"We're still hoping that something comes in," he said.
"When it does, we follow up on it."
Allmendinger would not comment on
whether there are any suspects in the case.
"I can't say," he said.
message left Tuesday at a Blairsville phone listing for a John Markovich was not
returned. There are no current phone listings for Alicia Markovich's mother,
Marcie Smith, in Windber.
Published May 09, 2007 11:10 am - “It’s been assigned to different troopers
though the years. We need a lead right now. We have nothing to help us
20 years later, Windber teen's fate still a mystery
By Patrick Buchnowski
THE TRIBUNE-DEMOCRAT (Johnstown, Pa.)
WINDBER, Pa. —
On April 26, 1987, Alicia Markovich left her Windber
home to visit her father in Blairsville.
The 15-year-old Windber Area High
School student was to spend the day with her dad, who planned to drive her back
home that evening.
But as the two discussed grades and her friends, the
conversation became heated.
The bright and energetic track athlete stormed
out of the house.
“She didn’t want to hear it,” John Markovich said at the
time. “She left in a huff.”
She hasn’t been seen since.
notified when she failed to return. Now, 20 years later, police are no closer to
solving her disappearance than they were back then. The search for a runaway has
turned into a homicide investigation, although investigators are unsure whether
the girl was murdered.
Patrick Buchnowski writes for The Tribune-Democ rat
in Johnstown, Pa.
“We don’t close out these cases,” said Cpl. Kirt Allmendinger of the state
police at Indiana.
“It’s been assigned to different troopers though the
years. We need a lead right now. We have nothing to help us out.”
is among thousands of children reported missing each year. In one year alone,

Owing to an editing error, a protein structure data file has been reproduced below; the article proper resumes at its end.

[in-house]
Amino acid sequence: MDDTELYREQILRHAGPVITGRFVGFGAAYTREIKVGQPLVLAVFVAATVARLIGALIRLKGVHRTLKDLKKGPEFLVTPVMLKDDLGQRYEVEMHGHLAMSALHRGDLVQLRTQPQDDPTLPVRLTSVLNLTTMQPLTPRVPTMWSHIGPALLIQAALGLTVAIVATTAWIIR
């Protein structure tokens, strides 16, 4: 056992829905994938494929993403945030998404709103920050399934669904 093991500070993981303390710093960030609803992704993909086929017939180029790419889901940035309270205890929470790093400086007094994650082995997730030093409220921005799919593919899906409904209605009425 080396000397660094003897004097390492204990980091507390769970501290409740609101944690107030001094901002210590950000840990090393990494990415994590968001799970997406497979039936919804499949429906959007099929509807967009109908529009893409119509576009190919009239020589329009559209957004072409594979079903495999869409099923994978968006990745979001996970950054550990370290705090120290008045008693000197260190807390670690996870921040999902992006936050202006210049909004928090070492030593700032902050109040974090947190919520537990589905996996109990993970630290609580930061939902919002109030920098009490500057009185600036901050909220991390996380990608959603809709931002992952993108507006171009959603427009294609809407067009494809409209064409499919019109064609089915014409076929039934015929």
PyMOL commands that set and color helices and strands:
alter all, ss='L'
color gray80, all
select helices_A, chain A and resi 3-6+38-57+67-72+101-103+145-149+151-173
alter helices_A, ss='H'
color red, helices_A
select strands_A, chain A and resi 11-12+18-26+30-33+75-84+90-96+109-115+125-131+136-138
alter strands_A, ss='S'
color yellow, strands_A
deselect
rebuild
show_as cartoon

797,500 children younger than 18 were reported missing, according to the
National Center for Missing and Exploited Children in Washington. Nearly 2,200
children go missing each day.
State police have been working closely with
the missing children’s organization, but Allmendinger said new leads are scarce.
The 2-inch-thick case file is filled with lab reports, letters and police
Alicia’s Social Security number and checkbook haven’t been used,
meaning no one has stolen her identity. Investigators believe that, if she were
a runaway, the woman would have surfaced by now.
Authorities thought they
caught a break when John Markovich received a letter in 2000 saying Alicia had
been murdered and describing where her body could be found.
But when investigators searched an area near a bridge on Route 220 near the
Indiana-Westmoreland County line, they found nothing. After tracing the return
address, authorities concluded the letter was a hoax.
“We don’t believe those
people (at the return address) sent the letter,” Allmendinger said.
passing of the years has not made it easier for Alicia’s family, who continue to
hope for her safe return.
“We cherish her memory,” said her grandfather, John
Markovich of Windber.
“We’re still hoping she will return.”